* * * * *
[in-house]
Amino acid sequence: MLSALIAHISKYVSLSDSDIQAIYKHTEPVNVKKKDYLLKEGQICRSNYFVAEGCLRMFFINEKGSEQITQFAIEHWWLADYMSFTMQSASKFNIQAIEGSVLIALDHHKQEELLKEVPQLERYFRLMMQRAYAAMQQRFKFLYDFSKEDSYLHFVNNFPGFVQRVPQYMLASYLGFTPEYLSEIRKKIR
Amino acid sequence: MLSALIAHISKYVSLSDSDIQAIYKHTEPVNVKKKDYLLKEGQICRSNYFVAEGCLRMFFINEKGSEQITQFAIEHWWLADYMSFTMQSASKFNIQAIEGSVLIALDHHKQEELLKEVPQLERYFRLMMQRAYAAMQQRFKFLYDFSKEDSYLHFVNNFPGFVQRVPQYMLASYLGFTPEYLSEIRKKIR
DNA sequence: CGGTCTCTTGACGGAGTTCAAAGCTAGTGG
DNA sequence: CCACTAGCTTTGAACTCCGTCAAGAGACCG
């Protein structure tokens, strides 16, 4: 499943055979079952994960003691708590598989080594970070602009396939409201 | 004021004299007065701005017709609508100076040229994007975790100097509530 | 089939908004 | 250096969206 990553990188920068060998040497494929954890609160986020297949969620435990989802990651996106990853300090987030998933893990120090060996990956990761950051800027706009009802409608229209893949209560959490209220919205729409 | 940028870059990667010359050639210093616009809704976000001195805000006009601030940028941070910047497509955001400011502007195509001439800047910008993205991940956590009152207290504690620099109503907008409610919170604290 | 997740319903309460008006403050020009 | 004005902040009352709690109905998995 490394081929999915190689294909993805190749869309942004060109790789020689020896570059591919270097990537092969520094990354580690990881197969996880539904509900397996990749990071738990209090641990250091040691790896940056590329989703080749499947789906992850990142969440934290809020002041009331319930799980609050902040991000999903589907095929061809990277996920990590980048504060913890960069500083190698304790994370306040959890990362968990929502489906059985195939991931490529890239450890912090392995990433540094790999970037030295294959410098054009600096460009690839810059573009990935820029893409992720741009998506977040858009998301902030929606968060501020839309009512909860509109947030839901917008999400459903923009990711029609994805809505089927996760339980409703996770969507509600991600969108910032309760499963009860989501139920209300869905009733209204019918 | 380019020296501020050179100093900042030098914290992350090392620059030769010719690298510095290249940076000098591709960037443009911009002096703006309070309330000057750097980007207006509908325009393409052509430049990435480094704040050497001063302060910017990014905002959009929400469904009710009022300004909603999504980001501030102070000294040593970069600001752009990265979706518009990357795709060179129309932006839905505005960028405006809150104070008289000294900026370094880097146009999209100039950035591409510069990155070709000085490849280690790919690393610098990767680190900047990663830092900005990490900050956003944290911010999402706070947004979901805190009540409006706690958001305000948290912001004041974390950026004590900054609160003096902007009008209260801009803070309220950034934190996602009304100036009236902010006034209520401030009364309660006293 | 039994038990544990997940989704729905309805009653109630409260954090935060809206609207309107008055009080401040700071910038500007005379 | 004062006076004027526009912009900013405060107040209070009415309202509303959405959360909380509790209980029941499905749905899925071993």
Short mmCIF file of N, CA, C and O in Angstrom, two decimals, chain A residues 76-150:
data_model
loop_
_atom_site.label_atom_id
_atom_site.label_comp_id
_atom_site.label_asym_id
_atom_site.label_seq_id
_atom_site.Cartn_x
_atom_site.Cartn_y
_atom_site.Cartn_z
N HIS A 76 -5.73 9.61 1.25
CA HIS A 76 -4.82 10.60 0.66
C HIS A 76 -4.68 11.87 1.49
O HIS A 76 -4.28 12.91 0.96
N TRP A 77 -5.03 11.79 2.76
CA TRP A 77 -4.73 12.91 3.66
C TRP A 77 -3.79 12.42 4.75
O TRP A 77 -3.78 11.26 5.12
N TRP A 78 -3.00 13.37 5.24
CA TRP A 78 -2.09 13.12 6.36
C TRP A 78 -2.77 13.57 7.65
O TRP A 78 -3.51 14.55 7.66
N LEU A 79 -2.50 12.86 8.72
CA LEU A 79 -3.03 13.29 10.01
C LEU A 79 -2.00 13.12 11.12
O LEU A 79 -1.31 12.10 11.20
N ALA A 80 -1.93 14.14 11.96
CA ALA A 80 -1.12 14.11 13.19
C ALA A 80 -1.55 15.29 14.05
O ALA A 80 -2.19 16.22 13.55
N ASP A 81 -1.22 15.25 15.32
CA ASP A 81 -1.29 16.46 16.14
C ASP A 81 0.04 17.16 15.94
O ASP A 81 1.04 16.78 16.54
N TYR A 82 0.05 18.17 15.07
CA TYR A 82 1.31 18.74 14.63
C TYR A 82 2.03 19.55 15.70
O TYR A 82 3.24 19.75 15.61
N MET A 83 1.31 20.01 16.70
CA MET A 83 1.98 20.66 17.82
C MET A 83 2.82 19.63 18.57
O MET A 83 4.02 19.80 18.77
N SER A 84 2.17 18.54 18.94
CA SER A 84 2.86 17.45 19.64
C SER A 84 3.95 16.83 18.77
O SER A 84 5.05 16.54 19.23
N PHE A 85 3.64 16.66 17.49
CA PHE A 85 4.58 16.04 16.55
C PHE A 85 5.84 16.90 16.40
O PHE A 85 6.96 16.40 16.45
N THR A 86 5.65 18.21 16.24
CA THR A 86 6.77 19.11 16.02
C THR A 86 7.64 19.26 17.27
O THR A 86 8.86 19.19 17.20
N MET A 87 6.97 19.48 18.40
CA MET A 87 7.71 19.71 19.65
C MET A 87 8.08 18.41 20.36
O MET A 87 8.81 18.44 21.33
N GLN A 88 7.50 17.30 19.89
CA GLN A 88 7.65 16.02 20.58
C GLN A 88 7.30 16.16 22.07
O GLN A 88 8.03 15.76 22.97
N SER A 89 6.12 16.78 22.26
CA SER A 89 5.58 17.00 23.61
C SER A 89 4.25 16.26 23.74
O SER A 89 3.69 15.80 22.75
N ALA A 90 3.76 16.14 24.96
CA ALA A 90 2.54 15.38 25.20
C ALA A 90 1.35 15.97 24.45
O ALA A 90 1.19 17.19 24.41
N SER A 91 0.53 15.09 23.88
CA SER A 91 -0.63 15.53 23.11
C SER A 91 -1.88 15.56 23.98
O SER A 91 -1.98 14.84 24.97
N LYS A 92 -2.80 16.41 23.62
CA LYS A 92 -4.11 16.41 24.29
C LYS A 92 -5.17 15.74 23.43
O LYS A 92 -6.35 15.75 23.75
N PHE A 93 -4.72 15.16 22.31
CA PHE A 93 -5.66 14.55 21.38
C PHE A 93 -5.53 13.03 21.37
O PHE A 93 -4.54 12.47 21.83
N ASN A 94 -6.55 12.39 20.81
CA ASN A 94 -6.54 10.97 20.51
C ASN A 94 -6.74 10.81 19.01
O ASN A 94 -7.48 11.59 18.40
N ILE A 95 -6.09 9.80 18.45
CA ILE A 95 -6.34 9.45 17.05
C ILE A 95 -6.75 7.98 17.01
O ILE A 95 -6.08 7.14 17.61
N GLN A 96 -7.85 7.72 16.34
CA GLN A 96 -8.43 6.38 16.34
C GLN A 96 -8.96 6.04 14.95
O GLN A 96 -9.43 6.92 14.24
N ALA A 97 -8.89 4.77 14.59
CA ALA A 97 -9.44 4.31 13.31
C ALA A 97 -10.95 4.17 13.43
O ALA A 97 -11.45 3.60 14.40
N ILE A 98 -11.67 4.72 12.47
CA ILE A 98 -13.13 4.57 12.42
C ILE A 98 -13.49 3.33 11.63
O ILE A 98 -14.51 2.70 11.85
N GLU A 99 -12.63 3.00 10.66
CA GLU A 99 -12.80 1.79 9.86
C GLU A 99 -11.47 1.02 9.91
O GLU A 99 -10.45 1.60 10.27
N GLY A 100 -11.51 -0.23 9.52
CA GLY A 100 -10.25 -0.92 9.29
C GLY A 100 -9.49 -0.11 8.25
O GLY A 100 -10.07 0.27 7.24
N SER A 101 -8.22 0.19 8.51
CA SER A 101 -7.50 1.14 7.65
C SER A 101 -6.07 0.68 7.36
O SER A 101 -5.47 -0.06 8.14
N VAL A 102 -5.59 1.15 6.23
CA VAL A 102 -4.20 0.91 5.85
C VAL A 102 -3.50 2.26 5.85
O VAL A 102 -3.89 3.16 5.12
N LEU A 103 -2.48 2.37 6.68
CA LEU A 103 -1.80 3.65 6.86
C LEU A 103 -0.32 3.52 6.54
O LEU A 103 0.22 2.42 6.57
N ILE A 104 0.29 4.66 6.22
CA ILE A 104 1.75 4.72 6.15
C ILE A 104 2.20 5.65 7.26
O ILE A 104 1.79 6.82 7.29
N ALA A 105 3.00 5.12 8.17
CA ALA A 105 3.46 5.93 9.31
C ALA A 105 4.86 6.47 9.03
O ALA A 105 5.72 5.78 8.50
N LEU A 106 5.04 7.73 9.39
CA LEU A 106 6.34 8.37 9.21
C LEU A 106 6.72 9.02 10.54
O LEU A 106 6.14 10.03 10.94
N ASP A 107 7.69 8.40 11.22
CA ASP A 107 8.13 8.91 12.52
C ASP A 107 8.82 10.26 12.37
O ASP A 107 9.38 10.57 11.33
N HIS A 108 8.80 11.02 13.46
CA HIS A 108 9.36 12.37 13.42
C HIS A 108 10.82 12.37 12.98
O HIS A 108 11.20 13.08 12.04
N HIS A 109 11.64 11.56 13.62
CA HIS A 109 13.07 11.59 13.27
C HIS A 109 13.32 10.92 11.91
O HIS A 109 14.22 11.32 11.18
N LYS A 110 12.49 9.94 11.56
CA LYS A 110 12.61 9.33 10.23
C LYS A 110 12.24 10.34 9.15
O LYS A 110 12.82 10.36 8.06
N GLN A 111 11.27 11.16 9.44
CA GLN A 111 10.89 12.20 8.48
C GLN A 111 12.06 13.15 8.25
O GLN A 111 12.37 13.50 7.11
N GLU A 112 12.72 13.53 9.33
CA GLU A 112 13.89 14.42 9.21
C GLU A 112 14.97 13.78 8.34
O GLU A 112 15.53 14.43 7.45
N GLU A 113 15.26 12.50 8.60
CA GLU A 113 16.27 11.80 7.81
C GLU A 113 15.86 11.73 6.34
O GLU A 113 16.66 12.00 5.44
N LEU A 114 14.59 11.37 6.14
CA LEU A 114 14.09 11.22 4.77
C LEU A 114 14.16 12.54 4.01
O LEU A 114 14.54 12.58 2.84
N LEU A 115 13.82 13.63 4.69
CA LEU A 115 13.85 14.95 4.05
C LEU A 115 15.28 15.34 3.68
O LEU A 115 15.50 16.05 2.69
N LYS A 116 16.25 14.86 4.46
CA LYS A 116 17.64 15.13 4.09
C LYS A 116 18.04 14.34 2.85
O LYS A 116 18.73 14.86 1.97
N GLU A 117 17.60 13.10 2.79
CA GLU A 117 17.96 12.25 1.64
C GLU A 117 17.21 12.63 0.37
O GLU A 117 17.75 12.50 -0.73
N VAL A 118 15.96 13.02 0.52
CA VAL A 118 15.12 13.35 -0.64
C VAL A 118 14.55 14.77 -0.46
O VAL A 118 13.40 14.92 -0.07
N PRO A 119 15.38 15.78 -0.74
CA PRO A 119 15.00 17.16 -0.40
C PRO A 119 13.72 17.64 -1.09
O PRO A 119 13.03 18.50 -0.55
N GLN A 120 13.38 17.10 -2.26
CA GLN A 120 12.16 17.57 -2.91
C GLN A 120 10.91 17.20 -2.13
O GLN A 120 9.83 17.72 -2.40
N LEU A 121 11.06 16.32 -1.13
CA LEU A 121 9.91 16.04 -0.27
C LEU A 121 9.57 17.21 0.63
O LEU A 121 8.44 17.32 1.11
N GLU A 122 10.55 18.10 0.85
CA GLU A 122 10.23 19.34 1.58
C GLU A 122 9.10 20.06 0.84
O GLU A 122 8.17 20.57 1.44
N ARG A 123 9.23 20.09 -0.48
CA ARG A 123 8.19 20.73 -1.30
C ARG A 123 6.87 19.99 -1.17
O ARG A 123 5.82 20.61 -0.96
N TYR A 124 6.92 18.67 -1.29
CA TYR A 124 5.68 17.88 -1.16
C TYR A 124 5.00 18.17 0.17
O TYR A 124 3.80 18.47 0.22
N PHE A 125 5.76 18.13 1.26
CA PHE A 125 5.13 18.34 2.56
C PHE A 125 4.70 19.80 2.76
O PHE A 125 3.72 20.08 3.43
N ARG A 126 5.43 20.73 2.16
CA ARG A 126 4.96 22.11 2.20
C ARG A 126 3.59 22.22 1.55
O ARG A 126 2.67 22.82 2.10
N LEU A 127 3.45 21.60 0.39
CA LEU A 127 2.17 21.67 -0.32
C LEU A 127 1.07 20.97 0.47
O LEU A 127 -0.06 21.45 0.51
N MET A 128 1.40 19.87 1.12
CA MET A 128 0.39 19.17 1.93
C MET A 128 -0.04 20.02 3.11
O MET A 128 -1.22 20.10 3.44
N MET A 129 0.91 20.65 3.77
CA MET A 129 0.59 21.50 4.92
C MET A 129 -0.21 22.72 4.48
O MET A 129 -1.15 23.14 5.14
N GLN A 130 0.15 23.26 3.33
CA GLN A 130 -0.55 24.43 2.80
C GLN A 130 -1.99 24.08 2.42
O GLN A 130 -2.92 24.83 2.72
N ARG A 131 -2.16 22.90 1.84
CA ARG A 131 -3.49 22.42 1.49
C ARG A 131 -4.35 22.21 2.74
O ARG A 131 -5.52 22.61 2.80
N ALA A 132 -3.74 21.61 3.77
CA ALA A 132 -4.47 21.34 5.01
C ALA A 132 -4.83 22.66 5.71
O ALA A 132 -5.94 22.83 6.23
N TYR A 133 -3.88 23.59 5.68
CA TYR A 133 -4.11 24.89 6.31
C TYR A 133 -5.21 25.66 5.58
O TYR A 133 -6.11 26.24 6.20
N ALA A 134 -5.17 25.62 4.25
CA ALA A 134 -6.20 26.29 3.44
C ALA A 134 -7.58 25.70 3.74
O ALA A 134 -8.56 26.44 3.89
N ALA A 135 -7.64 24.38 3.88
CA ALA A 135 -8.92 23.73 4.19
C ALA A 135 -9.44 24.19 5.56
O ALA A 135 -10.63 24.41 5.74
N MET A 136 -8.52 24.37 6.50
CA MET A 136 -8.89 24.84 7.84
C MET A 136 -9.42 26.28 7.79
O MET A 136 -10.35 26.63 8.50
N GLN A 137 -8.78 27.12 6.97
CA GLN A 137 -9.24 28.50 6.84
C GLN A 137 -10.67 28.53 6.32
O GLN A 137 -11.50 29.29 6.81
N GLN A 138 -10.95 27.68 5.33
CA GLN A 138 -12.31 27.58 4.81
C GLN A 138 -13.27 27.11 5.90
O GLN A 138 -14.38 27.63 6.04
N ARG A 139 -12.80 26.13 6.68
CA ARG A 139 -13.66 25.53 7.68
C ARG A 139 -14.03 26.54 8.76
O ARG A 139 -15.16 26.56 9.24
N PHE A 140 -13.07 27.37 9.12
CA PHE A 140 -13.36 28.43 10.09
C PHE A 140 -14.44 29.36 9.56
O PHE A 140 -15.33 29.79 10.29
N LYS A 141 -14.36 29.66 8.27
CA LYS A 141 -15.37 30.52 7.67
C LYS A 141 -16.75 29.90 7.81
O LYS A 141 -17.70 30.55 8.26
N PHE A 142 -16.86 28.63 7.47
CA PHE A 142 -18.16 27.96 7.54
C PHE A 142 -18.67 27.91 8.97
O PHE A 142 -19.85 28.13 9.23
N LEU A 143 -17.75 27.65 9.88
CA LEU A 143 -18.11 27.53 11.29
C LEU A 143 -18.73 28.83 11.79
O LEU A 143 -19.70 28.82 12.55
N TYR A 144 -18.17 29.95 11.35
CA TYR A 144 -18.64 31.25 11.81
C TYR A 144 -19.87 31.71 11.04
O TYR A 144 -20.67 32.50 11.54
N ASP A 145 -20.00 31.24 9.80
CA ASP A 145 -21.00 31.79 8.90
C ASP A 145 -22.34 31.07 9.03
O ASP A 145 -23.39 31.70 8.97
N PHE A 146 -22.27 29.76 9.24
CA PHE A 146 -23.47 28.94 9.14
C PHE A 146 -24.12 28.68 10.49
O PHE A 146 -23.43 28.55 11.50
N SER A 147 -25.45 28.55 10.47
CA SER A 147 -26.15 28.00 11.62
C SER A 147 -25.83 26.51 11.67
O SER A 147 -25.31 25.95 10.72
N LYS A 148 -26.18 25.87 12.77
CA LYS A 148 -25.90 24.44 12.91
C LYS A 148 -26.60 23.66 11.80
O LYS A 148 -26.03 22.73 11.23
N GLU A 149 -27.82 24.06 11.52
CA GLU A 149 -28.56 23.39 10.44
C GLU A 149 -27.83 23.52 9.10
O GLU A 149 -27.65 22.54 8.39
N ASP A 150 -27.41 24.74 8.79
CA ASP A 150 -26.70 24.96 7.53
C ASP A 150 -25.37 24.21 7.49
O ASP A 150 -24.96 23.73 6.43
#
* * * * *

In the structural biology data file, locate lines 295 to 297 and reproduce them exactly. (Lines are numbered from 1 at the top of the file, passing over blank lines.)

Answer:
C ASP A 145 -22.34 31.07 9.03
O ASP A 145 -23.39 31.70 8.97
N PHE A 146 -22.27 29.76 9.24